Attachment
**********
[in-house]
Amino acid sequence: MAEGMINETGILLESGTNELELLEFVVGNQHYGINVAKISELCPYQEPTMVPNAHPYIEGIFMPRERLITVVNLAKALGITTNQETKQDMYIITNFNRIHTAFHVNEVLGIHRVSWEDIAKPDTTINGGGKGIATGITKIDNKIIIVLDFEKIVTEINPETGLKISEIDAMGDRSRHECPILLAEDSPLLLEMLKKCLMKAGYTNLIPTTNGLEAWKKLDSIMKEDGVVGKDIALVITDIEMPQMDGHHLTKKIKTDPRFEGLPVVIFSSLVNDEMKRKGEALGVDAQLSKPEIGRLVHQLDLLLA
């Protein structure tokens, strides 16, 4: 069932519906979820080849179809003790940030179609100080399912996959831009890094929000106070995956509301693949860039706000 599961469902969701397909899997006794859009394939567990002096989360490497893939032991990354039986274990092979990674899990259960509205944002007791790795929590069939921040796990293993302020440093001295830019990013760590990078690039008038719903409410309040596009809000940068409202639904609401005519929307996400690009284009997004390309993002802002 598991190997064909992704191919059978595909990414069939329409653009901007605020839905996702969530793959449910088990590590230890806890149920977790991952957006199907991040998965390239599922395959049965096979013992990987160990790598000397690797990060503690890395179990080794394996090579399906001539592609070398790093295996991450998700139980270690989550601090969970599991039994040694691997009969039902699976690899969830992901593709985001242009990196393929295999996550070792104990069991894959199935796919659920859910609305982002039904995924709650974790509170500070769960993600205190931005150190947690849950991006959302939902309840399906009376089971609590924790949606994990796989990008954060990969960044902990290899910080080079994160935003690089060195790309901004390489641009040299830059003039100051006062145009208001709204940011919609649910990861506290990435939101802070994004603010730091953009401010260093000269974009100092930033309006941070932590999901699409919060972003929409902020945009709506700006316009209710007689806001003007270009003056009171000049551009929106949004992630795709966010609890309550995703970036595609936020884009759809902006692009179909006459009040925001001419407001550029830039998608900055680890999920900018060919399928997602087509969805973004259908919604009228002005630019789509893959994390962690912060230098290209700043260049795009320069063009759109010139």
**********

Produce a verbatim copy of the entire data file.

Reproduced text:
[in-house]
Amino acid sequence: MAEGMINETGILLESGTNELELLEFVVGNQHYGINVAKISELCPYQEPTMVPNAHPYIEGIFMPRERLITVVNLAKALGITTNQETKQDMYIITNFNRIHTAFHVNEVLGIHRVSWEDIAKPDTTINGGGKGIATGITKIDNKIIIVLDFEKIVTEINPETGLKISEIDAMGDRSRHECPILLAEDSPLLLEMLKKCLMKAGYTNLIPTTNGLEAWKKLDSIMKEDGVVGKDIALVITDIEMPQMDGHHLTKKIKTDPRFEGLPVVIFSSLVNDEMKRKGEALGVDAQLSKPEIGRLVHQLDLLLA
């Protein structure tokens, strides 16, 4: 069932519906979820080849179809003790940030179609100080399912996959831009890094929000106070995956509301693949860039706000 599961469902969701397909899997006794859009394939567990002096989360490497893939032991990354039986274990092979990674899990259960509205944002007791790795929590069939921040796990293993302020440093001295830019990013760590990078690039008038719903409410309040596009809000940068409202639904609401005519929307996400690009284009997004390309993002802002 598991190997064909992704191919059978595909990414069939329409653009901007605020839905996702969530793959449910088990590590230890806890149920977790991952957006199907991040998965390239599922395959049965096979013992990987160990790598000397690797990060503690890395179990080794394996090579399906001539592609070398790093295996991450998700139980270690989550601090969970599991039994040694691997009969039902699976690899969830992901593709985001242009990196393929295999996550070792104990069991894959199935796919659920859910609305982002039904995924709650974790509170500070769960993600205190931005150190947690849950991006959302939902309840399906009376089971609590924790949606994990796989990008954060990969960044902990290899910080080079994160935003690089060195790309901004390489641009040299830059003039100051006062145009208001709204940011919609649910990861506290990435939101802070994004603010730091953009401010260093000269974009100092930033309006941070932590999901699409919060972003929409902020945009709506700006316009209710007689806001003007270009003056009171000049551009929106949004992630795709966010609890309550995703970036595609936020884009759809902006692009179909006459009040925001001419407001550029830039998608900055680890999920900018060919399928997602087509969805973004259908919604009228002005630019789509893959994390962690912060230098290209700043260049795009320069063009759109010139």